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Market Sharing Agreement Deutsch

The process of defining the relevant market in practice hinders and exchange costs related to the diversion of orders to companies in other sectors. For example, the absence of cross-border purchases or trade flows does not necessarily mean that the market is only national in scope. Nevertheless, the obstacles which isolate the national market must be identified before concluding that, in that case, the relevant geographic market is national. Perhaps the most obvious obstacle for a customer to reroute their orders to other areas is the impact of transport costs and transport restrictions arising from legislation or the nature of the products concerned. The impact of transport costs will generally limit the volume of the geographic market for bulky products of poor quality, taking into account that a transport disadvantage can also be offset by a comparative advantage over other costs (labour cost or raw materials). Access to distribution in a given area, remaining regulatory barriers in certain sectors, quotas and tariffs may also be barriers that isolate a geographical area from competitive pressure from companies outside that area. Significant foreign exchange costs associated with purchasing supplies from companies based in other countries are additional sources of these barriers. Views of customers and competitors. Where appropriate, in the course of its investigations, the Commission will contact the parties` main customers and competitors in order to have obtained its views on the boundaries of the geographic market and on most of the factual information it needs to reach a conclusion on the size of the market, if duly supported by factual evidence. The actual model and the evolution of trade flows provide useful additional guidance on the economic importance of the above-mentioned demand or supply factors and the extent to which they may constitute real barriers that create different geographic markets. The analysis of trade flows will generally focus on the question of transport costs and the extent to which they can hinder trade between different areas, taking into account the location of facilities, production costs and the relative level of prices. On the basis of the information gathered, the Commission will then define a geographic market that can range from a local to a global dimension, and there are examples of local and global markets in previous Commission decisions. For example, an agreement that would otherwise fall under Chapter 1 or Article 101 may be considered harmless if the parties are not actual or potential competitors or if they have such small market shares that there can be no real impact on competition or trade within the UK or between EU Member States.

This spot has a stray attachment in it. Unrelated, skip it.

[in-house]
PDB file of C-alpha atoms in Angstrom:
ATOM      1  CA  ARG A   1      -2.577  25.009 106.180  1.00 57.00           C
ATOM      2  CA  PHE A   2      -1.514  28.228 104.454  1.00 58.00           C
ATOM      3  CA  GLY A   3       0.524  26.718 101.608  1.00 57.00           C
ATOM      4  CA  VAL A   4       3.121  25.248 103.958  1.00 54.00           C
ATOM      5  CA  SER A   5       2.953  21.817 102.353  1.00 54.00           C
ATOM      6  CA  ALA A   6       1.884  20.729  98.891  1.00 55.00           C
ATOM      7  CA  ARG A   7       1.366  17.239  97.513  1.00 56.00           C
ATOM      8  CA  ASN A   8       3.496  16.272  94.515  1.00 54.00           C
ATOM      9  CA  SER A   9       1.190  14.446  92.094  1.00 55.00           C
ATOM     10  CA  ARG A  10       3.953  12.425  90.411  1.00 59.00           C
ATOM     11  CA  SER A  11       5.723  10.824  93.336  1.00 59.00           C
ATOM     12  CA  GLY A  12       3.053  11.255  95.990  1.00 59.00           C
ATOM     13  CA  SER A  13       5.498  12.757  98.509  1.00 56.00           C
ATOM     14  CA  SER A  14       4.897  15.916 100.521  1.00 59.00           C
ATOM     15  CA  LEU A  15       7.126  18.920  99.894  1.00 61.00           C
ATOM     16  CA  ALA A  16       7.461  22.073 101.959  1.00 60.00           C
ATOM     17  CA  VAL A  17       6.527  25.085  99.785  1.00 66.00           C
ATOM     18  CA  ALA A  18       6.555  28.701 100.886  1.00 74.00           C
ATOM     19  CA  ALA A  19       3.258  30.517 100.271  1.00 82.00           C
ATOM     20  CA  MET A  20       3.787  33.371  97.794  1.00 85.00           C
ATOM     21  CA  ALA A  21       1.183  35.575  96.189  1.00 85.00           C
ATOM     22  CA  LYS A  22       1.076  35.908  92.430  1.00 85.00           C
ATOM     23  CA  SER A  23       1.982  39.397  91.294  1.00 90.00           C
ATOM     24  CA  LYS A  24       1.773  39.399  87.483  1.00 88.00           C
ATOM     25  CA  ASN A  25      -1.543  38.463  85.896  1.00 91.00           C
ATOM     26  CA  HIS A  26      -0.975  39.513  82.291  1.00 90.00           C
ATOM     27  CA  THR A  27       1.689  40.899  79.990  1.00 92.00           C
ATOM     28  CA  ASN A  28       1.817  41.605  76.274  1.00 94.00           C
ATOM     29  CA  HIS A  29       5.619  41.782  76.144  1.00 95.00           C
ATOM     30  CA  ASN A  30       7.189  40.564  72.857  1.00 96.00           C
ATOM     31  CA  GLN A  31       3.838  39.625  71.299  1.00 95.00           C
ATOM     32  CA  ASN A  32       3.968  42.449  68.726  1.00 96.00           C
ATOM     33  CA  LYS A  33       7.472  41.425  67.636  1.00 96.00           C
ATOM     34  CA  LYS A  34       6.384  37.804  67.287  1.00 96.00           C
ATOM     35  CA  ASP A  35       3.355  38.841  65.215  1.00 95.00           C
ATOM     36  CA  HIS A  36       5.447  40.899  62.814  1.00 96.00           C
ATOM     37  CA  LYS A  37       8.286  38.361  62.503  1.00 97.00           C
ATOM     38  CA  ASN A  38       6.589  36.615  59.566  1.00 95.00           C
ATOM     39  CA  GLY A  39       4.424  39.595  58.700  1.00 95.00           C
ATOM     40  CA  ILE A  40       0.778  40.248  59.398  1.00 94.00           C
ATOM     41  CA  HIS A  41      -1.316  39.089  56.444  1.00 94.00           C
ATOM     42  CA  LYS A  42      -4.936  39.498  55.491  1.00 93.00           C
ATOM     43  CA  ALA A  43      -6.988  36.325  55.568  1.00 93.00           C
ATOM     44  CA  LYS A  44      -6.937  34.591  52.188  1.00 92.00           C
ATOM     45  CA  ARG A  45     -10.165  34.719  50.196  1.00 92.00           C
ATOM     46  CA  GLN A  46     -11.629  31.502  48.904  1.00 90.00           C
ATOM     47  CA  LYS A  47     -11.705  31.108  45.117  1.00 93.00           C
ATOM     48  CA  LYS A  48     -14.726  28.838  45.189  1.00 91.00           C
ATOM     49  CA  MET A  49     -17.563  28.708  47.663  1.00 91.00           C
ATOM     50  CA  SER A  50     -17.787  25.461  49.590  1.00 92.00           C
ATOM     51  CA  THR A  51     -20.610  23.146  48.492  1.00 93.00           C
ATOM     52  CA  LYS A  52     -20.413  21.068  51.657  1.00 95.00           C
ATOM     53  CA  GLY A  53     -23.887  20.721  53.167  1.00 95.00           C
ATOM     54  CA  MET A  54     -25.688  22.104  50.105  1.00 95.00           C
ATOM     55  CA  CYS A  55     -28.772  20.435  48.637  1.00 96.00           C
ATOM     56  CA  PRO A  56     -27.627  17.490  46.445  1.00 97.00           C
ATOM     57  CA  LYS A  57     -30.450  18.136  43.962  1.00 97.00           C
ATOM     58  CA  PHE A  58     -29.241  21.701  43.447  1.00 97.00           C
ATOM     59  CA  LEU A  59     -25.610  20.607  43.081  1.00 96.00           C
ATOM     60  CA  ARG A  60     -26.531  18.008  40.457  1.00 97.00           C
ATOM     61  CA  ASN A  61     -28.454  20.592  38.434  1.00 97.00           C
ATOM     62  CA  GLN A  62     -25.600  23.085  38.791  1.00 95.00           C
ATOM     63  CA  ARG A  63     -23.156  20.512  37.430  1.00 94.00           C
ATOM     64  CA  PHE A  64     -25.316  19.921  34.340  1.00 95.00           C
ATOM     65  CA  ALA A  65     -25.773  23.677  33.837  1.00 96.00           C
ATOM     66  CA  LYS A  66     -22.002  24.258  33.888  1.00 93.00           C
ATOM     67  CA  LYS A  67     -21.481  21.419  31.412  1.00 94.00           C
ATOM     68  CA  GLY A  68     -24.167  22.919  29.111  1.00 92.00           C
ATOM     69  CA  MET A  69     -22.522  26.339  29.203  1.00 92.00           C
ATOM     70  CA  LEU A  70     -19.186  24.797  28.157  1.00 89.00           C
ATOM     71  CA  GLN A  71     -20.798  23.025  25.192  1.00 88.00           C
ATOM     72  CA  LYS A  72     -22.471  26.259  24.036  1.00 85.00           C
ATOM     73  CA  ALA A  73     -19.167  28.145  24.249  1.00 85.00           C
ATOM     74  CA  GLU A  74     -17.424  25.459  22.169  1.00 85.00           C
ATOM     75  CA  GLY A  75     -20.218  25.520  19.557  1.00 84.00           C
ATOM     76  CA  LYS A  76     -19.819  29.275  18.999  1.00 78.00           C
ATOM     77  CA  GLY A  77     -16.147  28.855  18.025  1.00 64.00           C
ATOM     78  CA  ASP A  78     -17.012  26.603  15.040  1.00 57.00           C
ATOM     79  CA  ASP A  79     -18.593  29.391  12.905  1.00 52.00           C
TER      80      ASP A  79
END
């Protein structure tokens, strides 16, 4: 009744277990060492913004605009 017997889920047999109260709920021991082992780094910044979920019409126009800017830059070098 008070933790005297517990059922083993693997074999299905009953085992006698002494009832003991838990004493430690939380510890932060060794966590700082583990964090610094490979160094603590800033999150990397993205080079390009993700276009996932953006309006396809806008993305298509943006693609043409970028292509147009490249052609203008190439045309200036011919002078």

However, agreements considered to be targeted, including antitrust practices, are almost always contrary to competition rules, irrespective of market shares. Each lays down certain conditions that must be met in order for the agreement to be exempted from the block exemption. Those conditions may include, for example, conditions relating to the market shares held by the parties and the types of restrictions contained in the agreement. A number of EU block exemptions have been introduced into UK national law, with some minor changes, and will continue to apply after Brexit under UK competition law. In some cases, the existence of substitution chains may lead to the definition of a relevant market where products or sectors at the extreme end of the market are not directly substitutable. An example could be the geographical dimension of a product with considerable transport costs. In such cases, deliveries from a given facility are limited to a specific area around each facility due to the impact of transportation costs. In principle, such an area could constitute the relevant geographic market. However, if the distribution of plants is such that there is significant overlap between areas around different facilities, it is possible that the pricing of these products is limited by a substitution effect to the chain and leads to the definition of a wider geographic market. . .

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